The Future of Hybrid Work
I was on a Mediterranean cruise recently where the average age looked to be 75+, the majority of the people were retired and I engaged a few in conversation about the status of work. The vast majority said that work will be back to the pre-Covid normal within 5 years, meaning that employees will be required to return to the office 5 days/week. The prediction stunned me as most of the colleagues I speak with, albeit, they are much younger than the cruise crowd, believe that hybrid work is here to stay, myself included. We believe this is a fundamental shift in the employer/employee relationship that will drive increased flexibility in how and where we work for years to come.
It would seem that we are in good company given that a recent Robert Half survey https://www.weforum.org/agenda/2021/05/hybrid-working-your-office-future indicated that one-third of professionals (34%) currently working from home due to COVID-19 would quit if required to be in the office full-time. Nearly half of respondents (49%) said they prefer a hybrid work arrangement, where they can divide their time between the office and another location. Hybrid Work Is Here To Stay. Now What? (Back to Work, Better) (hbr.org)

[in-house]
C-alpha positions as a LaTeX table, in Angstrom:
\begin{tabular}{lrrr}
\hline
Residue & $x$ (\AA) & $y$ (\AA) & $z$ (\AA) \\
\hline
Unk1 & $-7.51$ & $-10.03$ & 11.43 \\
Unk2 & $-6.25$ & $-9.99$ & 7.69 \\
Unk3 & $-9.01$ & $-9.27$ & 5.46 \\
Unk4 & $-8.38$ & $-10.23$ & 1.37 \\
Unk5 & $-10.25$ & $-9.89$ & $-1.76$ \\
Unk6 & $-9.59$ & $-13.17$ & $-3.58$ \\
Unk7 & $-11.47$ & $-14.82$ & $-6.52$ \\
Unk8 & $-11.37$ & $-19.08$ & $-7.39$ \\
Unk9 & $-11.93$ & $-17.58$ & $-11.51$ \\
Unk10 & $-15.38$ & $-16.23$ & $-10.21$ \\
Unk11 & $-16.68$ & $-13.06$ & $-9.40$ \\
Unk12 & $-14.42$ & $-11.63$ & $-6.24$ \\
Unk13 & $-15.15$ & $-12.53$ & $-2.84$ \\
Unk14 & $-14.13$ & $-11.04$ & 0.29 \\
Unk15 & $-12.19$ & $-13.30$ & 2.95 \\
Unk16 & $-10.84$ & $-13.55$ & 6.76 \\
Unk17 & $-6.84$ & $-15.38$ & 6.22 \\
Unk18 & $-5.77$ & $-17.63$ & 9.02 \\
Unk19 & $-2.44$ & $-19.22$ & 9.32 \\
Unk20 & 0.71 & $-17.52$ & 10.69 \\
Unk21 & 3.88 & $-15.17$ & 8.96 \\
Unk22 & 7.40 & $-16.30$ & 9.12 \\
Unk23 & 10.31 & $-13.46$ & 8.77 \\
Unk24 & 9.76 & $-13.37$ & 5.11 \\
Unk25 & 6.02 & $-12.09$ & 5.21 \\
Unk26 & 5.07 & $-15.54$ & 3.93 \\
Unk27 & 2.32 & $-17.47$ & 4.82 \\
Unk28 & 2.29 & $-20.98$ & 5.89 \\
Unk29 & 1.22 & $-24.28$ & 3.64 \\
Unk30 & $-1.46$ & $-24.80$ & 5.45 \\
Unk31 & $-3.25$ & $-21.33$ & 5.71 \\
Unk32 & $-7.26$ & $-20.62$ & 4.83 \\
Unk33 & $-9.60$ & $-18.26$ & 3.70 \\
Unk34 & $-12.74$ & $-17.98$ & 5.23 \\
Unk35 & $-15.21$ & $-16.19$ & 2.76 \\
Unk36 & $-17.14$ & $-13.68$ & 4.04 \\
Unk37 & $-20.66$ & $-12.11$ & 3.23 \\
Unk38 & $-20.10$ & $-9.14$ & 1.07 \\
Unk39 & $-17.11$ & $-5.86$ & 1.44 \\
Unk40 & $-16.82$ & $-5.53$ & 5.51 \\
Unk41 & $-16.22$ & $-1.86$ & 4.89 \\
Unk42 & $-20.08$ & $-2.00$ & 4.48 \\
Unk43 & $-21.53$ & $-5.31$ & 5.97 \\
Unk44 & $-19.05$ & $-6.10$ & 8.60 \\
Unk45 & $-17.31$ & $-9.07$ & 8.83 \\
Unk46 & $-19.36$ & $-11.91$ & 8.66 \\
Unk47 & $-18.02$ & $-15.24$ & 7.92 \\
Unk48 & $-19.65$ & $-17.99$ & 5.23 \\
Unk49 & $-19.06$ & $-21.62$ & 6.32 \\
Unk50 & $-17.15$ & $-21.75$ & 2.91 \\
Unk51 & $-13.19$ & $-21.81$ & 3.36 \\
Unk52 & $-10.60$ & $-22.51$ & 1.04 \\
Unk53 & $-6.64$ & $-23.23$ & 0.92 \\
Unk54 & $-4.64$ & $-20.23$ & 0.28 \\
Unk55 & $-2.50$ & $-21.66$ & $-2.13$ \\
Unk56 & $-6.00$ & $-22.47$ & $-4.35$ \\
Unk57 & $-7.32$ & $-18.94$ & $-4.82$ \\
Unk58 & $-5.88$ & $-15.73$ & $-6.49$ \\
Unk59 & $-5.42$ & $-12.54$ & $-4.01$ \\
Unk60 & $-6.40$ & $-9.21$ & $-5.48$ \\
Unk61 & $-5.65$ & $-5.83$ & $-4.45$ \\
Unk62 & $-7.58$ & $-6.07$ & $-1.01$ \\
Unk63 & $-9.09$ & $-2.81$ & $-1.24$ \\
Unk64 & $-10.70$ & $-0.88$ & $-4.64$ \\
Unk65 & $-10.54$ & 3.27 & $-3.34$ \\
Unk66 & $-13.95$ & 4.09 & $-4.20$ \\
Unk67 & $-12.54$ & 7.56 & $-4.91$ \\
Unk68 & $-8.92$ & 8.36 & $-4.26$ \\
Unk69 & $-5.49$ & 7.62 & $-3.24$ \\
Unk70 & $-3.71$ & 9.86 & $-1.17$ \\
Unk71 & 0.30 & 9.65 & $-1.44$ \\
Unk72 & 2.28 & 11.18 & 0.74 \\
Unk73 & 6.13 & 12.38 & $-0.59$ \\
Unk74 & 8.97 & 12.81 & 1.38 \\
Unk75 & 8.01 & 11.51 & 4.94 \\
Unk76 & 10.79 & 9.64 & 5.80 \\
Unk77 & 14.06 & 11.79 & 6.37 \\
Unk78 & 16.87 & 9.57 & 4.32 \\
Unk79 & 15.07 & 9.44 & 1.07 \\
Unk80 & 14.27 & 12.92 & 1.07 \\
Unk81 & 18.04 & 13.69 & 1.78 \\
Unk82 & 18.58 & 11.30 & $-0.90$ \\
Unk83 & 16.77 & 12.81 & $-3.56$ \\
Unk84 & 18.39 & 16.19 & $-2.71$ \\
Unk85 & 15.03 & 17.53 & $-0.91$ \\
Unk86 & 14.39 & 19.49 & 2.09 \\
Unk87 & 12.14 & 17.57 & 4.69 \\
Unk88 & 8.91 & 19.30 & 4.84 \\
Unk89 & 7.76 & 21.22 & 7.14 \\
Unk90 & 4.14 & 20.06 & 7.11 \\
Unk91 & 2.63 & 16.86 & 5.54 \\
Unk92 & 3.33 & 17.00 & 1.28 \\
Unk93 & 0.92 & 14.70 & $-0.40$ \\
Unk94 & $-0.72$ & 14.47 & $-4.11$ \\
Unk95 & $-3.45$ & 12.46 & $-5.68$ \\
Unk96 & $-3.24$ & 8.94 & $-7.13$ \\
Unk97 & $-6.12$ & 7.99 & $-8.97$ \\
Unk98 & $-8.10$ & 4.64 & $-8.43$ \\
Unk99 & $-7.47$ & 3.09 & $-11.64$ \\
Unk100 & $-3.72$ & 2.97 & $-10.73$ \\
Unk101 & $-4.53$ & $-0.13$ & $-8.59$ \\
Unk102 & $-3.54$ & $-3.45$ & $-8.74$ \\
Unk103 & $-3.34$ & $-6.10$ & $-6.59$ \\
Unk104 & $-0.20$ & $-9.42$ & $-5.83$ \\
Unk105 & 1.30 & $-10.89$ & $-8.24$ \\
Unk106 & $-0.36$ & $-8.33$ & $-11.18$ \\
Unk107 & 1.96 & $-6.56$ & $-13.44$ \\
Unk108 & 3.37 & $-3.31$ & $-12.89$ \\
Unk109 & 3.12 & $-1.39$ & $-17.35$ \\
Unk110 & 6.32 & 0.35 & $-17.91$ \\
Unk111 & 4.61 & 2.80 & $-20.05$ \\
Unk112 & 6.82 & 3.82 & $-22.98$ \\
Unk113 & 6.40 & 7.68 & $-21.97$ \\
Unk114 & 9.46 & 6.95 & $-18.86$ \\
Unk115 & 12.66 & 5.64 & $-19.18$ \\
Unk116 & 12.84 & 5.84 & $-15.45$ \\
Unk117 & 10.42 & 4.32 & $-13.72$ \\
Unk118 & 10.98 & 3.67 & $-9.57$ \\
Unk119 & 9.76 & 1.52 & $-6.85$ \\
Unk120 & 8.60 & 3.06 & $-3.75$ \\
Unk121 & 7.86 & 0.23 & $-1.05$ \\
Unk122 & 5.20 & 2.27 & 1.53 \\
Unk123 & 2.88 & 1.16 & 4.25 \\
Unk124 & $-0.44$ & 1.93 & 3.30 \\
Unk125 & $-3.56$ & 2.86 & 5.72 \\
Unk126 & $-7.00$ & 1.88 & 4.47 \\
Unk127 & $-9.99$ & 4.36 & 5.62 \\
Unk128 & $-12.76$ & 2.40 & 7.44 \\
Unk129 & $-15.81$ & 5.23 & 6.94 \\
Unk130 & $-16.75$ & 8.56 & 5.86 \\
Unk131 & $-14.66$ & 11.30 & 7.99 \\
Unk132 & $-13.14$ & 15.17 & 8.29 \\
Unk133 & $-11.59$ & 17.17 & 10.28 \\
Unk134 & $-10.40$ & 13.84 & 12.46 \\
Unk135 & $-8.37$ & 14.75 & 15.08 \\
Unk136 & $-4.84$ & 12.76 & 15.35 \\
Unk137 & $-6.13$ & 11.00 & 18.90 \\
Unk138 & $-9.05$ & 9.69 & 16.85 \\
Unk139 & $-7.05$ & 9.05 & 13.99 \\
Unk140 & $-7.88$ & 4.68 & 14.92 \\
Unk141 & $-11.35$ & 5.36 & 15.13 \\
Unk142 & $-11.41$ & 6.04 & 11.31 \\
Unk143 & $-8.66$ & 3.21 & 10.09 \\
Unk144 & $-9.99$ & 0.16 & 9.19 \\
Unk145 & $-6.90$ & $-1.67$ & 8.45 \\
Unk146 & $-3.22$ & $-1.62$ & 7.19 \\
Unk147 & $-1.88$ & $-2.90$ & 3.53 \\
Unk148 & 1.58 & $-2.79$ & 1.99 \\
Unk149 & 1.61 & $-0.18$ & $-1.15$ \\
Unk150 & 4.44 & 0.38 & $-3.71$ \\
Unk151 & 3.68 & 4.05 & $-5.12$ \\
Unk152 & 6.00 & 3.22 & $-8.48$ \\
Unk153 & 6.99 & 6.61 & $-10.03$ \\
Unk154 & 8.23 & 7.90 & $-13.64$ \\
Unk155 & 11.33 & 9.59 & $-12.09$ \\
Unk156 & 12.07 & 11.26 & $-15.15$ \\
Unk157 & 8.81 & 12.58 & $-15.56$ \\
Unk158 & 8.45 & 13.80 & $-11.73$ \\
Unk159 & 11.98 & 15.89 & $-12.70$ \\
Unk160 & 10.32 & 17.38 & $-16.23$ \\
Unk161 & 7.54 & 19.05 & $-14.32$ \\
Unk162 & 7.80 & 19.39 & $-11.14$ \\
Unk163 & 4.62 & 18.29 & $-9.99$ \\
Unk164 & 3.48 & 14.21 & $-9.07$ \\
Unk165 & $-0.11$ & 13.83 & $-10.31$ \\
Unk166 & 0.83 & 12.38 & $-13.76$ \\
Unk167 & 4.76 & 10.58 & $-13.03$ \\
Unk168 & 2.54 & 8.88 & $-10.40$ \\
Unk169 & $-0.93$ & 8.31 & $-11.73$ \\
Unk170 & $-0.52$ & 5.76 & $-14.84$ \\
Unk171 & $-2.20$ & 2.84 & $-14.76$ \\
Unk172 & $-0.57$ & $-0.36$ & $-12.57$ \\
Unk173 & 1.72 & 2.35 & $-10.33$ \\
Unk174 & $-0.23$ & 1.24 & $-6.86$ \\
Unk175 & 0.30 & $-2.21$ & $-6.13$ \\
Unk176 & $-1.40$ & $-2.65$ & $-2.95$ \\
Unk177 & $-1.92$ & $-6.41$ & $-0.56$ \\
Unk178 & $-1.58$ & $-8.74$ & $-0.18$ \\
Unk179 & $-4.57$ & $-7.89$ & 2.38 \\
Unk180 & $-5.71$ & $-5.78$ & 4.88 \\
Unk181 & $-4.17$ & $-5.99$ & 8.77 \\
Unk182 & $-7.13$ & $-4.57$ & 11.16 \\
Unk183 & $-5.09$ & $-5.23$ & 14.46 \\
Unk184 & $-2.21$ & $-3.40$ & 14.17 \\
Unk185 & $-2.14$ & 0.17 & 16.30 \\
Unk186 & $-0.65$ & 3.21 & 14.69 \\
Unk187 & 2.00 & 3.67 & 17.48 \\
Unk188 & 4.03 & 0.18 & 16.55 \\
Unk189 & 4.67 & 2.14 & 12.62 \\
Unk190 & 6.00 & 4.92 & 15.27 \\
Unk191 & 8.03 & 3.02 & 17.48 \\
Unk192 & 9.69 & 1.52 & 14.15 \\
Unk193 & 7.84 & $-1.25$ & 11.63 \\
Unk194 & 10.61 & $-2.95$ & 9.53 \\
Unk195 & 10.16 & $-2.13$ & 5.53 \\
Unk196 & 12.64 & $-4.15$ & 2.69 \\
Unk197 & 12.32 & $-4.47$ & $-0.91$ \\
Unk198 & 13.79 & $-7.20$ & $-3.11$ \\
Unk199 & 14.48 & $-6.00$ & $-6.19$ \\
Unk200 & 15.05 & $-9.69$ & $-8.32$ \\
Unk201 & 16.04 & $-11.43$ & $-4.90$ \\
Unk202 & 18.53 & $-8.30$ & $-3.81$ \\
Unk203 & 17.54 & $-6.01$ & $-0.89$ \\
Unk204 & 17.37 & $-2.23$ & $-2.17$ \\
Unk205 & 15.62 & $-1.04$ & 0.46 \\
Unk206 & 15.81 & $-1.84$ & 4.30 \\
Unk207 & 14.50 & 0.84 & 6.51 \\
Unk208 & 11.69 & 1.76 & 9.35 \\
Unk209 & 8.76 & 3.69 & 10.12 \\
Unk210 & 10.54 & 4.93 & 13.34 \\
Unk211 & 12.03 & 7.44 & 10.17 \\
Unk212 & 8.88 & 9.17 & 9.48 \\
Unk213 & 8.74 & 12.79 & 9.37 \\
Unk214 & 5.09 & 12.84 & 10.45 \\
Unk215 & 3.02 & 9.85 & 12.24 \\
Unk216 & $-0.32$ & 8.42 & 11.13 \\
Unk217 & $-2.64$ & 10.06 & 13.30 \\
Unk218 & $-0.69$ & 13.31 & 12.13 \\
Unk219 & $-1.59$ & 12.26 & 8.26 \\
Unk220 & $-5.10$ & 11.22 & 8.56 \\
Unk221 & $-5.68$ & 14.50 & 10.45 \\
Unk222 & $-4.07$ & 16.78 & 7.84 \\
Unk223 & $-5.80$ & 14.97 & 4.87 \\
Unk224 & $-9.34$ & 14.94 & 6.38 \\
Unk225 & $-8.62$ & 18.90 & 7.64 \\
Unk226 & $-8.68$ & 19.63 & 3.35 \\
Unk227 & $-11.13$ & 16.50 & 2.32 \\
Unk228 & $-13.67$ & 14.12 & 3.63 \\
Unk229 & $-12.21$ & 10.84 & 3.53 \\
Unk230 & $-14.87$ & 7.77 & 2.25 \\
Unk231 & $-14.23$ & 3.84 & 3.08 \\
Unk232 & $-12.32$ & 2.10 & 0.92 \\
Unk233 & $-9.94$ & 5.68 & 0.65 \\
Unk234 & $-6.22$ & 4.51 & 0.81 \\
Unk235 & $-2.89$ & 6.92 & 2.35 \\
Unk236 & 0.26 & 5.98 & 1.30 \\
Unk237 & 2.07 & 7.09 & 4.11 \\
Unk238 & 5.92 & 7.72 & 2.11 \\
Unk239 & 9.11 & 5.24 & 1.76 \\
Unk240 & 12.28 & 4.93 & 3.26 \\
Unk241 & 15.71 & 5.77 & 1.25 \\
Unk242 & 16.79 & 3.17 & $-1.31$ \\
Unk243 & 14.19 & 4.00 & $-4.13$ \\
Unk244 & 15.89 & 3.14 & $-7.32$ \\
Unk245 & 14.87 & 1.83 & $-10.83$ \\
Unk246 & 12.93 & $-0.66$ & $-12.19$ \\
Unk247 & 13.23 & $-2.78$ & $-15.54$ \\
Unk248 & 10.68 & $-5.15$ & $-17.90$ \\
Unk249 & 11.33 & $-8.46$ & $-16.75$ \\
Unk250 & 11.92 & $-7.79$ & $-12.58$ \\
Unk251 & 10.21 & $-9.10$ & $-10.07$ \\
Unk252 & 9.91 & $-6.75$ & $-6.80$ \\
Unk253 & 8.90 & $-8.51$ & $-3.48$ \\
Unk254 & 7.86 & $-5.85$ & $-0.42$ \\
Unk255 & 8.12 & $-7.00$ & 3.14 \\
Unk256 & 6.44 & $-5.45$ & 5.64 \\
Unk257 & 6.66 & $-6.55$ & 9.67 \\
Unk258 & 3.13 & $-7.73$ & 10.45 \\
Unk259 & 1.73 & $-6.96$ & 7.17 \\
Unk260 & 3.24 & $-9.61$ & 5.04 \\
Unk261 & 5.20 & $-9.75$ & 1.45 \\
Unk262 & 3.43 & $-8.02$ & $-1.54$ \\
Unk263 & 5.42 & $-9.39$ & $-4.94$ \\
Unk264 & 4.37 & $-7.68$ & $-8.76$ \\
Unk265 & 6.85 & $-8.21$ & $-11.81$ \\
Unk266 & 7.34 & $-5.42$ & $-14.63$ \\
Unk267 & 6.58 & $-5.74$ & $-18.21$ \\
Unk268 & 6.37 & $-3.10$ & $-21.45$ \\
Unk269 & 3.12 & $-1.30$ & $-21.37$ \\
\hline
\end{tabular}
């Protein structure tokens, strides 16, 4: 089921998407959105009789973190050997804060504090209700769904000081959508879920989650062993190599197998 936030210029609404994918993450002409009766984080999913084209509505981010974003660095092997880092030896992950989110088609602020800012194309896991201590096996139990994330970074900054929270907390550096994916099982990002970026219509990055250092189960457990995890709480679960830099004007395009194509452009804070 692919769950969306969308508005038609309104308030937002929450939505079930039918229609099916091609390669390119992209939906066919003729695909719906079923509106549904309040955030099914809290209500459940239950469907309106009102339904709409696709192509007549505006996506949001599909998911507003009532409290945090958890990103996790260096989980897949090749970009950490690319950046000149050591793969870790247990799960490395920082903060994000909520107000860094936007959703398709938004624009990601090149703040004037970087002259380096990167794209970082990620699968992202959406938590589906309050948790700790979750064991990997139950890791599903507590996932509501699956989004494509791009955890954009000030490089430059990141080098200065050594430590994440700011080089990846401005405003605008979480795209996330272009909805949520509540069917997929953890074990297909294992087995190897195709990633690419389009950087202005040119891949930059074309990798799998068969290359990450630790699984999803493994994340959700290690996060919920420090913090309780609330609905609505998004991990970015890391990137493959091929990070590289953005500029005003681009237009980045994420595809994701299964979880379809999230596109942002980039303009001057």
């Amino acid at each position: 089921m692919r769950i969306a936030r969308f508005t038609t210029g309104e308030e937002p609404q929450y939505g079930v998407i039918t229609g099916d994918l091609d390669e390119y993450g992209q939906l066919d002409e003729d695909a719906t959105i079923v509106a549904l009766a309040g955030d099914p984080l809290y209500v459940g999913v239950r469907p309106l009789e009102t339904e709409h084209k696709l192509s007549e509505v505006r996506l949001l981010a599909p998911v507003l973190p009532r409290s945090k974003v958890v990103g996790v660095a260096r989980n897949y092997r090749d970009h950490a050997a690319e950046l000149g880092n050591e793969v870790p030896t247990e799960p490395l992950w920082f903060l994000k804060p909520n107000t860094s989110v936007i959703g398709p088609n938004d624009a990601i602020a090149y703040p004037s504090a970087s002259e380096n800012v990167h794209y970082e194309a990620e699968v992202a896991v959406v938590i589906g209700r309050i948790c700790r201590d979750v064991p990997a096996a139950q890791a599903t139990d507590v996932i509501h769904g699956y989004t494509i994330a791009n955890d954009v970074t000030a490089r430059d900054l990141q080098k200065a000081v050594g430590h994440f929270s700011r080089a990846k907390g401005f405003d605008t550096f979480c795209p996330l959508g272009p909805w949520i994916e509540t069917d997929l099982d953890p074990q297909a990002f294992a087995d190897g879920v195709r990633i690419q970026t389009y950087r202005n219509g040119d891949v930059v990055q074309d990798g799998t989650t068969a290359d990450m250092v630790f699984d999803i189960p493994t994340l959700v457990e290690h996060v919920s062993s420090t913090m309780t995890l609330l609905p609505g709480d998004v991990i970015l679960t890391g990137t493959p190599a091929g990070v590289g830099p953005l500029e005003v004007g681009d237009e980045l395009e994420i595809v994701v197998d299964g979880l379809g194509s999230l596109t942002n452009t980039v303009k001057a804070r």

According to the 2021 Work Trend Index, The Next Great Disruption Is Hybrid Work-Are We Ready? (microsoft.com) over 40 percent of the global workforce considered leaving their employer last year, meaning a thoughtful approach to hybrid work will be critical for attracting and retaining diverse talent. Over 70 percent of workers want flexible remote work options to continue. Employee expectations are changing, and we will need to define productivity much more broadly — inclusive of collaboration, learning, and wellbeing to drive career advancement for every worker, including frontline and knowledge workers, as well as for new graduates and those who are in the workforce today. All this needs to be done with flexibility in when, where, and how people work.”
I could not find supporting data anywhere suggesting that my new cruise friends were correct in their contention that employees would be “required” to return to work in an office 5 days a week. That got me to thinking about the rate of change and how much some of them have experienced in the last 75–85 years. According to Futurism A Look at How Much Humanity Has Advanced Over the Last 100 Years (futurism.com)
World Literacy Rates
Traffic (Horses to Cars)
So, perhaps rather than a prediction they were making a plea, for the rate of change to slow down, for things to revert back to “the way they used to be”, however unlikely that may be.
Originally published at http://sherriesuski.com on April 13, 2022.